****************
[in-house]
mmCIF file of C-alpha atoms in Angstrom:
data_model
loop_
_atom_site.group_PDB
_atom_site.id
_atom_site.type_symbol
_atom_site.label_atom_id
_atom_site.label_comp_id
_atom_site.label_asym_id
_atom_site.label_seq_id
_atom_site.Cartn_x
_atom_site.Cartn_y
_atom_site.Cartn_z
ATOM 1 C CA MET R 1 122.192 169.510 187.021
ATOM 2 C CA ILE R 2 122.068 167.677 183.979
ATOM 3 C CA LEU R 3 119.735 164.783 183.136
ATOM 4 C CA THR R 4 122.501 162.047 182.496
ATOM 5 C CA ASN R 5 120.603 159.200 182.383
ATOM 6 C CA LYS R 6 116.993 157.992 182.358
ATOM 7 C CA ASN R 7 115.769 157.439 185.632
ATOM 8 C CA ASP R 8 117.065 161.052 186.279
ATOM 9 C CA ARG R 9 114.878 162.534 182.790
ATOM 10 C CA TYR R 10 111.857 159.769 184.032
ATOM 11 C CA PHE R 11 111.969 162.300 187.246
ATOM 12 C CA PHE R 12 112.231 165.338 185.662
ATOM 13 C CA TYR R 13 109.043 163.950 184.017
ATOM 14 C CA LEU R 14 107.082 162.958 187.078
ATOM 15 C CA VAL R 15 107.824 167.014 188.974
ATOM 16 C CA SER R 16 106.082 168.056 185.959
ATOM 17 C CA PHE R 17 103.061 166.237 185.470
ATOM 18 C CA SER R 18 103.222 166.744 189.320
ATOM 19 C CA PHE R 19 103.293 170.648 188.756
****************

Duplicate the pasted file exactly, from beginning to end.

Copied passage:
[in-house]
mmCIF file of C-alpha atoms in Angstrom:
data_model
loop_
_atom_site.group_PDB
_atom_site.id
_atom_site.type_symbol
_atom_site.label_atom_id
_atom_site.label_comp_id
_atom_site.label_asym_id
_atom_site.label_seq_id
_atom_site.Cartn_x
_atom_site.Cartn_y
_atom_site.Cartn_z
ATOM 1 C CA MET R 1 122.192 169.510 187.021
ATOM 2 C CA ILE R 2 122.068 167.677 183.979
ATOM 3 C CA LEU R 3 119.735 164.783 183.136
ATOM 4 C CA THR R 4 122.501 162.047 182.496
ATOM 5 C CA ASN R 5 120.603 159.200 182.383
ATOM 6 C CA LYS R 6 116.993 157.992 182.358
ATOM 7 C CA ASN R 7 115.769 157.439 185.632
ATOM 8 C CA ASP R 8 117.065 161.052 186.279
ATOM 9 C CA ARG R 9 114.878 162.534 182.790
ATOM 10 C CA TYR R 10 111.857 159.769 184.032
ATOM 11 C CA PHE R 11 111.969 162.300 187.246
ATOM 12 C CA PHE R 12 112.231 165.338 185.662
ATOM 13 C CA TYR R 13 109.043 163.950 184.017
ATOM 14 C CA LEU R 14 107.082 162.958 187.078
ATOM 15 C CA VAL R 15 107.824 167.014 188.974
ATOM 16 C CA SER R 16 106.082 168.056 185.959
ATOM 17 C CA PHE R 17 103.061 166.237 185.470
ATOM 18 C CA SER R 18 103.222 166.744 189.320
ATOM 19 C CA PHE R 19 103.293 170.648 188.756